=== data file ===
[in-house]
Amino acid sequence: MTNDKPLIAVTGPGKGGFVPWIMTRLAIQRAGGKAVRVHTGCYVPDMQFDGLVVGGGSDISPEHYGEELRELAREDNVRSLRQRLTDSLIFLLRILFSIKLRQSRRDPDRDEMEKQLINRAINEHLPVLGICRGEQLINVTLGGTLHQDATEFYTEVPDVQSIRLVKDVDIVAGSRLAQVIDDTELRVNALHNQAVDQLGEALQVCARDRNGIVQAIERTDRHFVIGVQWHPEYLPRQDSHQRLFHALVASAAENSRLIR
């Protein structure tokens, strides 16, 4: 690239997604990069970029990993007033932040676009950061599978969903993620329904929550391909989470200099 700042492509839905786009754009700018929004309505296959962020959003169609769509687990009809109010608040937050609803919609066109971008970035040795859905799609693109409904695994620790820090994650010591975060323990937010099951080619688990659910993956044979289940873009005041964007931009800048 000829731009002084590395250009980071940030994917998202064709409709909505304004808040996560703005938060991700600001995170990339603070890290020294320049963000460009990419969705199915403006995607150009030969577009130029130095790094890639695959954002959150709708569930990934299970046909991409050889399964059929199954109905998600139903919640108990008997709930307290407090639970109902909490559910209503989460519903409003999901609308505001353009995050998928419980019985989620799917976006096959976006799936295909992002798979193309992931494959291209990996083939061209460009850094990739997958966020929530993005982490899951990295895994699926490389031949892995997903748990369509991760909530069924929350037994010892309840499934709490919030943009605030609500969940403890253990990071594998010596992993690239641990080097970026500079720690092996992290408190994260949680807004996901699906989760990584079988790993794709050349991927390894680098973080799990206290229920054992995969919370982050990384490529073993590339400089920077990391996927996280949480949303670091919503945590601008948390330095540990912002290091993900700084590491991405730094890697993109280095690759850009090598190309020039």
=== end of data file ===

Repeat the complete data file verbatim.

[in-house]
Amino acid sequence: MTNDKPLIAVTGPGKGGFVPWIMTRLAIQRAGGKAVRVHTGCYVPDMQFDGLVVGGGSDISPEHYGEELRELAREDNVRSLRQRLTDSLIFLLRILFSIKLRQSRRDPDRDEMEKQLINRAINEHLPVLGICRGEQLINVTLGGTLHQDATEFYTEVPDVQSIRLVKDVDIVAGSRLAQVIDDTELRVNALHNQAVDQLGEALQVCARDRNGIVQAIERTDRHFVIGVQWHPEYLPRQDSHQRLFHALVASAAENSRLIR
């Protein structure tokens, strides 16, 4: 690239997604990069970029990993007033932040676009950061599978969903993620329904929550391909989470200099 700042492509839905786009754009700018929004309505296959962020959003169609769509687990009809109010608040937050609803919609066109971008970035040795859905799609693109409904695994620790820090994650010591975060323990937010099951080619688990659910993956044979289940873009005041964007931009800048 000829731009002084590395250009980071940030994917998202064709409709909505304004808040996560703005938060991700600001995170990339603070890290020294320049963000460009990419969705199915403006995607150009030969577009130029130095790094890639695959954002959150709708569930990934299970046909991409050889399964059929199954109905998600139903919640108990008997709930307290407090639970109902909490559910209503989460519903409003999901609308505001353009995050998928419980019985989620799917976006096959976006799936295909992002798979193309992931494959291209990996083939061209460009850094990739997958966020929530993005982490899951990295895994699926490389031949892995997903748990369509991760909530069924929350037994010892309840499934709490919030943009605030609500969940403890253990990071594998010596992993690239641990080097970026500079720690092996992290408190994260949680807004996901699906989760990584079988790993794709050349991927390894680098973080799990206290229920054992995969919370982050990384490529073993590339400089920077990391996927996280949480949303670091919503945590601008948390330095540990912002290091993900700084590491991405730094890697993109280095690759850009090598190309020039």